Credit Cards

Why You Should Always Pay More Than The Minimum Amount Due on Your Credit Card

Paying just the minimum amount due is one of the costliest financial mistakes one can make – both in terms of time and money. We examined the effects of paying just this amount on an average credit card balance to see how long it would take to be totally debt-free, and how much in interest one would have to pay over this period.

It will take over 27 years for the average American to pay off their credit card debt, assuming they stick to making just the minimum payments. By that time we’ll be getting ready for Super Bowl LXXVII (77), for which the half-time performer could very well be a 63-year-old Adam Levine or a 94-year-old Steven Tyler. Over this quarter of a century, the consumer would pay approximately $20,000 in interest - all of this, under the optimistic assumption that no new charges are put on the account.

These figures are obtained by looking at average U.S. credit card debt and interest rates. Based on the latest data from the Federal Reserve, the average credit card balance of an indebted household is roughly $15,863. The mean credit card APR, based on a database of over 200 cards, is approximately 17%. To obtain the time it takes to pay off the debt, we modeled credit card debt payback by using a common method banks employ to calculate minimum monthly payments – 1% of your total amount due plus last month's interest. Because your payments are based on the percentage of your outstanding balance, as your debt shrinks so do your payments. While it is possible a consumer may be able to afford paying significantly more towards their bill, minimum payments extend the total time it takes to repay the debt.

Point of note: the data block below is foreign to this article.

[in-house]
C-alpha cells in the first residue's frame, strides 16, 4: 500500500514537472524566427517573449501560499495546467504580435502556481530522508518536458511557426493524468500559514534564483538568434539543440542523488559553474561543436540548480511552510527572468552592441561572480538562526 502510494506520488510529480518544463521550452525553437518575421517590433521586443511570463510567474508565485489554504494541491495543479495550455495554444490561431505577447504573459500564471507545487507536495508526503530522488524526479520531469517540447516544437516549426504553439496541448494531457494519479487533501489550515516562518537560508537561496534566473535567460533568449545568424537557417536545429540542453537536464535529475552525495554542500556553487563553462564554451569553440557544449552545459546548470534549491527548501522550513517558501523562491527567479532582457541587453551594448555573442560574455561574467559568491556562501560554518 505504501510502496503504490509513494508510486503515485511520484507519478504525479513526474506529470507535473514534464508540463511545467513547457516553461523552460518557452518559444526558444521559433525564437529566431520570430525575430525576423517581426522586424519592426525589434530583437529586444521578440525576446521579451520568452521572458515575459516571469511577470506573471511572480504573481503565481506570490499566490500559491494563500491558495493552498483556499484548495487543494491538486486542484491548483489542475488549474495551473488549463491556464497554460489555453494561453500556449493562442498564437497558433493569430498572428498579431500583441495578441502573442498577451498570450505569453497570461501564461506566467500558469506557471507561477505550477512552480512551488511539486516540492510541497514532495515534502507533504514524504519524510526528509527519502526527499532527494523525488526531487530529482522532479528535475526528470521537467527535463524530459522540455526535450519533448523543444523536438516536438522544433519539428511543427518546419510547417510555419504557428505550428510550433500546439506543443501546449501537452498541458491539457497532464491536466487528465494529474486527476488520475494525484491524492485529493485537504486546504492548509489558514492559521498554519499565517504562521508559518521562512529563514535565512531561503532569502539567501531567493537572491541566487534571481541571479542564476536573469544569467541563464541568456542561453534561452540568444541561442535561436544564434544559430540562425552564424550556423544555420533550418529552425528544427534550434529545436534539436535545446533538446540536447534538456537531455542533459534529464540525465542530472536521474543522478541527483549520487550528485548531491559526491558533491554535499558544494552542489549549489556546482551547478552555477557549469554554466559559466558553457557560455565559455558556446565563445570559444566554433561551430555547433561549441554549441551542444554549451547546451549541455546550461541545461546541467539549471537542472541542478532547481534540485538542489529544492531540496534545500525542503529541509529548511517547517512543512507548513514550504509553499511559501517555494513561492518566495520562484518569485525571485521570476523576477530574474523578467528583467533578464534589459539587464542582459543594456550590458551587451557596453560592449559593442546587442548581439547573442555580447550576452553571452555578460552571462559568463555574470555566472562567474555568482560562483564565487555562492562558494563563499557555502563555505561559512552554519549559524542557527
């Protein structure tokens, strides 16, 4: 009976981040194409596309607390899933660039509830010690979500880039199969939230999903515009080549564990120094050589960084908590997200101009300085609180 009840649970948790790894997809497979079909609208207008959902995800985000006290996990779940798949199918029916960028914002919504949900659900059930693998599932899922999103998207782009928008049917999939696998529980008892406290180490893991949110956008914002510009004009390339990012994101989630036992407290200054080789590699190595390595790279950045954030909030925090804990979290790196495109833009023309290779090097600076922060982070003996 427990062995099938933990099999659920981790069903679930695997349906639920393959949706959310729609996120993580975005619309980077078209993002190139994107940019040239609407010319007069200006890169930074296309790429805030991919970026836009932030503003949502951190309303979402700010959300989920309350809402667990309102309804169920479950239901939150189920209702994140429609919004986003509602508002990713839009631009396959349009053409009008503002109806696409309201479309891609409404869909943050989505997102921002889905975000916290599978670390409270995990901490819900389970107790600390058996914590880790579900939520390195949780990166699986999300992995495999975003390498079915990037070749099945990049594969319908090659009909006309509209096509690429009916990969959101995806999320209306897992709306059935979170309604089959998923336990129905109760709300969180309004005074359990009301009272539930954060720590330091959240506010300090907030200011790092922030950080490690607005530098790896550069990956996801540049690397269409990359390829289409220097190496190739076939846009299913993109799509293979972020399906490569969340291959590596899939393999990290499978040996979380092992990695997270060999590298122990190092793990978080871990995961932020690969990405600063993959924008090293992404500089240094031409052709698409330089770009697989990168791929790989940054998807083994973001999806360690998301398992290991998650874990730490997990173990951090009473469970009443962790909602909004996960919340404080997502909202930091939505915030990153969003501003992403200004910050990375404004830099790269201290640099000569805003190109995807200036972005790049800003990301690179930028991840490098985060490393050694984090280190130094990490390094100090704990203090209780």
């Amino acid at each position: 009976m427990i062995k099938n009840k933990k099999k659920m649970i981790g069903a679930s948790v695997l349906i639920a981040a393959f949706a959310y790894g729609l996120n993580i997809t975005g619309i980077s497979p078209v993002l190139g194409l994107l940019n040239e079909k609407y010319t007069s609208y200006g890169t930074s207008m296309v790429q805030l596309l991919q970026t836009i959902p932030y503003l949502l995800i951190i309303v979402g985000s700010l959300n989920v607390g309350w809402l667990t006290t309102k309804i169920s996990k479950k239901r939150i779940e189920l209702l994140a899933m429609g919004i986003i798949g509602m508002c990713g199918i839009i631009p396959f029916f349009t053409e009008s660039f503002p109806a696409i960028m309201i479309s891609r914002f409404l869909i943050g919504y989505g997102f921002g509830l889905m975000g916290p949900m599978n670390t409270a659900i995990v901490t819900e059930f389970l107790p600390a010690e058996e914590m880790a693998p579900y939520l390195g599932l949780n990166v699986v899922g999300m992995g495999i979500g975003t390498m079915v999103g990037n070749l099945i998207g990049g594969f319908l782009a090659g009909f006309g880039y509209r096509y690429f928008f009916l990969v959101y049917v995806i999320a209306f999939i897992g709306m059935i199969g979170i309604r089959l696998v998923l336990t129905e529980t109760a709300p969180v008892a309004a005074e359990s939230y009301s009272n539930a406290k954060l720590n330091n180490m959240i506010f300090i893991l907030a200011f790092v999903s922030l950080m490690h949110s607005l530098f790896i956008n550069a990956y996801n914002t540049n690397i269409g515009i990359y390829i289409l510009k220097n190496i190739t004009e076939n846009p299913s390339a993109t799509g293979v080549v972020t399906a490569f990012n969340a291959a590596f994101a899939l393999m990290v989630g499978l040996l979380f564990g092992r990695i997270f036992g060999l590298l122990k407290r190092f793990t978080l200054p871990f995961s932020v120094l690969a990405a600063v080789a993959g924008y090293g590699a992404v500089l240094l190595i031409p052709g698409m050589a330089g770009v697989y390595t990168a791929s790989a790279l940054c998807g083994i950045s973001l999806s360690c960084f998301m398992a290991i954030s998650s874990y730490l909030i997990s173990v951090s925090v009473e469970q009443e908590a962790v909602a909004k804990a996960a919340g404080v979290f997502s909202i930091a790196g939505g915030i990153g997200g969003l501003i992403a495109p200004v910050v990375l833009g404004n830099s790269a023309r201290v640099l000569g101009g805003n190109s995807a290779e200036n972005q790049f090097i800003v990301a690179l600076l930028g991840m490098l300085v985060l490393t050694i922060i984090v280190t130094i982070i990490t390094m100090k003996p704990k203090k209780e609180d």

Time Needed To Pay Down Average Credit Card Balance With Minimum Monthly Payments

Though it may seem unbelievable at first glance, these numbers represent just how much of a financial trap minimum credit card payments are. One of the biggest myths prevailing in credit card usage is that minimum monthly payments are designed to help consumers get rid of their balance in a timely fashion. As you can see from the example we go over above, this is untrue. Minimum payments will cause interest charges to skyrocket, inflating the total cost of your credit card loan. This problematic financial situation can be avoided in several ways.

Don't carry a balance on your credit card - ever. If possible, avoid putting any charges on your card that cannot be paid off in full by the end of the month. Letting this rule slip, little by little, can quickly cause your debt to snowball into an out of control beast.

Stick to a fixed-payment credit card payment plan. Ideally, you should be putting away as much as you can afford towards your credit card bill. Just because you're putting a dent in your total outstanding balance, doesn't mean you should relax and pay less. If the average consumer we examined were to pay $300 every month, the time needed to pay down that debt would be cut down to 8 years, reducing their total interest paid by close to $8,000.

Use one of the many balance transfer credit cards to avoid paying interest for a few months. Your interest payments are top-heavy – the largest chunks occur while your balance remains high. Using a balance transfer credit card a consumer can get anywhere between 12 and 21 months of zero percent APR – a period of time that can translate to big savings. In our previous example, by deferring interest for the full 21 months, a cardholder could save approximately $7,000.

Robert Harrow

Robert is the head of the Credit Card vertical at ValuePenguin and has been covering the card industry since 2014. His work has been featured in Reuters, Marketwatch, the New York Times and more.

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